Last updateMon, 20 Apr 2020 1pm

A young woman (Brie Larson) and her 5-year-old son, Jack (Jacob Tremblay), are held prisoner in a backyard shed. When Jack manages to escape, resulting in both of them being freed, mother and son must learn to cope with life outside of their prison walls, and reacquaint themselves with their immediate family.

While Larson is excellent in Room, Tremblay is the biggest reason to see this movie. His portrayal of a small boy who has only known one room in his entire life is revelatory; it’s a performance like none other. While Larson has picked up a Golden Globe and a much-deserved Oscar nomination, Tremblay was robbed.

Joan Allen delivers strong work as Jack’s grandma, a woman who is both dealing with the horror that brought him into the world, and loving him from the instant they meet. William H. Macy has a small but memorable part as Jack’s grandpa, a person who can’t get over what happened to his daughter.

Lenny Abrahamson, who made last year’s excellent yet relatively unknown Michael Fassbender comedy Frank, directs. Based on his work with these two films, he’s one of the industry’s most interesting directors.

The movie basically plays out in two parts: the imprisonment, and the aftermath. Larson delivers a performance deserving of the accolades, but it’s Tremblay who makes the biggest mark.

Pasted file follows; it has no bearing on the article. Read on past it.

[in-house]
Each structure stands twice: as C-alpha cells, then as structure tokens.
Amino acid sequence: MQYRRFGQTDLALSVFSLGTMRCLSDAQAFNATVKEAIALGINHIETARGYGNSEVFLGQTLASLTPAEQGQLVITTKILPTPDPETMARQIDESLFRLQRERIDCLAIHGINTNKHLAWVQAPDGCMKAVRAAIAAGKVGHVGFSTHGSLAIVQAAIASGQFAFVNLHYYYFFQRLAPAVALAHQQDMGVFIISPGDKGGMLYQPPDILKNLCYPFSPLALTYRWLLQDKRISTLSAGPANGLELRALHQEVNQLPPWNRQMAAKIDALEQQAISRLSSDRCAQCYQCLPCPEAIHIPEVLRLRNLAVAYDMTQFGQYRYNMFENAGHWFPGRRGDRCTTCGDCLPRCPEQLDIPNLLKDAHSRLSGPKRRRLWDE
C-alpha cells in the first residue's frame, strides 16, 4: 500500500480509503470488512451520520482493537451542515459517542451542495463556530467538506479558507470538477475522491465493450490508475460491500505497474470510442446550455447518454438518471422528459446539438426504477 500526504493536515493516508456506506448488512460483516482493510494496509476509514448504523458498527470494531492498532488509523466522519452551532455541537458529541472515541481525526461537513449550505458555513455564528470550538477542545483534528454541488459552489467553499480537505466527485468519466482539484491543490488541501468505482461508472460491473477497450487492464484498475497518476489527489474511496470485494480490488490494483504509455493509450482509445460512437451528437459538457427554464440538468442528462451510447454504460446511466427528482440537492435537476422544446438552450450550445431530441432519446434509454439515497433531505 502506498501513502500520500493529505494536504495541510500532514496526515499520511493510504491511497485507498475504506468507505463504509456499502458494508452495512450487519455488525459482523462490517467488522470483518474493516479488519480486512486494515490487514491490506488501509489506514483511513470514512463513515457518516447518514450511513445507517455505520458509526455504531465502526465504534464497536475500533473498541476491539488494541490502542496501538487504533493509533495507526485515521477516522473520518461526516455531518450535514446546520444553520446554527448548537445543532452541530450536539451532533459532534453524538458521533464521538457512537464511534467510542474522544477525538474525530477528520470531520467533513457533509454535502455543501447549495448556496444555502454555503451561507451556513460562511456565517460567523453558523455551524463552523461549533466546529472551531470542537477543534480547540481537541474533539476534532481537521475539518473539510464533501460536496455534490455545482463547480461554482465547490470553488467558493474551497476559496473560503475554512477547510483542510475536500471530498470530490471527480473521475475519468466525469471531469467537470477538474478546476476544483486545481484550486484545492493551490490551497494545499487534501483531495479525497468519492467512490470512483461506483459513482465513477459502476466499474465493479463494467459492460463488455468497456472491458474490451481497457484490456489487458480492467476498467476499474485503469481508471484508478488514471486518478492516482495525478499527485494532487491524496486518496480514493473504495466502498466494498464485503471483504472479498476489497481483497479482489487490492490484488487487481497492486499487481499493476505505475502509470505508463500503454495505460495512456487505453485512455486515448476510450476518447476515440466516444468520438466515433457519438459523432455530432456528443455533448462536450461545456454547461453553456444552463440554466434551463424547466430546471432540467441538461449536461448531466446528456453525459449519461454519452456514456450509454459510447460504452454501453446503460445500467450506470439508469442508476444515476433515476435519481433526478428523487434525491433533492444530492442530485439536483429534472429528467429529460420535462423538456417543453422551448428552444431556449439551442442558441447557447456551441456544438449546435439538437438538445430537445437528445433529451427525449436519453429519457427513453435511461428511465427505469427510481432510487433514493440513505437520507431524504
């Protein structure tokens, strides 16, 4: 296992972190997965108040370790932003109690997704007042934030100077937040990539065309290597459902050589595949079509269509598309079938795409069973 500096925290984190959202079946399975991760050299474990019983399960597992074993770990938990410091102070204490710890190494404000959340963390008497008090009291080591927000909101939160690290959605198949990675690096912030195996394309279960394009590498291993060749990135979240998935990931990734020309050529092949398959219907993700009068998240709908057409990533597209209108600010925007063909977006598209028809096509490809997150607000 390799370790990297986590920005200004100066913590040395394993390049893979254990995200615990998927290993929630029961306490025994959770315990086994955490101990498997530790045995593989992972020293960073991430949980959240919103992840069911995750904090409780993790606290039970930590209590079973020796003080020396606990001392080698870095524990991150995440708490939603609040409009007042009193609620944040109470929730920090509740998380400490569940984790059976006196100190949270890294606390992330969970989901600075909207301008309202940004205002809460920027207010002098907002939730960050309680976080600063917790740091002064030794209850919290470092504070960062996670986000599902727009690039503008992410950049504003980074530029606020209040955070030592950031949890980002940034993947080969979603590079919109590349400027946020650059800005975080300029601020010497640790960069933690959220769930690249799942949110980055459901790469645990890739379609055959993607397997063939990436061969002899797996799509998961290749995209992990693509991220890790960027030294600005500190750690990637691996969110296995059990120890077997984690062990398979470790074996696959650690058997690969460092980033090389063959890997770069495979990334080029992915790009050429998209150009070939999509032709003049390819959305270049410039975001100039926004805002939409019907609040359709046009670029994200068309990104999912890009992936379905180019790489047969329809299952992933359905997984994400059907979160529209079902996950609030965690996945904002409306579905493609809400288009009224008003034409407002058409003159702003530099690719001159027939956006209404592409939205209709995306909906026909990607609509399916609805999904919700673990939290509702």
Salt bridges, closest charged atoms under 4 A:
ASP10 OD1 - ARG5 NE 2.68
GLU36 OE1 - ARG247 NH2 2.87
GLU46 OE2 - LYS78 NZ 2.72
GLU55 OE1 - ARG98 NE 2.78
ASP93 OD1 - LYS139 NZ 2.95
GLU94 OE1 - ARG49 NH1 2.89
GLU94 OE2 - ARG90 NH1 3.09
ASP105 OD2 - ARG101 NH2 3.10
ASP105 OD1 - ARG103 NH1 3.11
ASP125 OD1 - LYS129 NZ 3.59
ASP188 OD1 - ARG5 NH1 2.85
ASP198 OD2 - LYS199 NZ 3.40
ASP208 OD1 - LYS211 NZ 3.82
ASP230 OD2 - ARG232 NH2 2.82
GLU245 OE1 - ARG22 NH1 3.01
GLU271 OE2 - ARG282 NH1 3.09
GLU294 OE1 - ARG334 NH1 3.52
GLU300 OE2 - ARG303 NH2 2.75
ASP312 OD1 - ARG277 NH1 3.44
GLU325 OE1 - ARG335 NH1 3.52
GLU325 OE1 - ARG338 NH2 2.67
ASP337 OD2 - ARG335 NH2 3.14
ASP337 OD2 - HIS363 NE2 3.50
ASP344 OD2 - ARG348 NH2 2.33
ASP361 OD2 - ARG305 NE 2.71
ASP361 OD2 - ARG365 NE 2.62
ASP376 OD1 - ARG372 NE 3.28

Room is now playing at the Cinémas Palme d’Or (72840 Highway 111, Palm Desert; 760-779-0430).

Published in Reviews

Director Lenny Abrahamson has made a profound yet silly film about the soul-sucking madness that can come from the creation of art—as well as the perils of pursuing celebrity.

In Frank, Jon Burroughs (Domhnall Gleeson) clumsily tries to write music while living with his mom and dad in England. His attempts are pathetic—and he knows it. Jon happens upon a strange band, the Soronprfbs (yes, it’s impossible to pronounce), while their keyboardist is attempting to drown himself in the ocean. The band is fronted by Frank (Michael Fassbender), a possible musical genius who insists upon wearing a large mask with big bug eyes. He wears it all the time, whether he’s in public, performing or sleeping.

The character is based a bit upon Frank Sidebottom, the singing alter ego of the late British comedian Chris Sievey, who wore a mask similar to the one Fassbender wears in the film. Jon Ronson, a former member of Sidebottom’s band, co-wrote the script.

As terrific as Fassbender is, it is Gleeson (Bill Weasley in the Harry Potter movies) who commands most of the movie. Watching the previously grounded Jon nearly go insane is one of the film’s many pleasures. When Frank sings “I Love You All” in the final scene, he’s managed to create his most “likable” and accessible song yet—and it’s the catchy byproduct of madness, despair and the artistic birthing process.

Frank is now playing at the Cinémas Palme d’Or (72840 Highway 111, Palm Desert; 760-779-0430).

Published in Reviews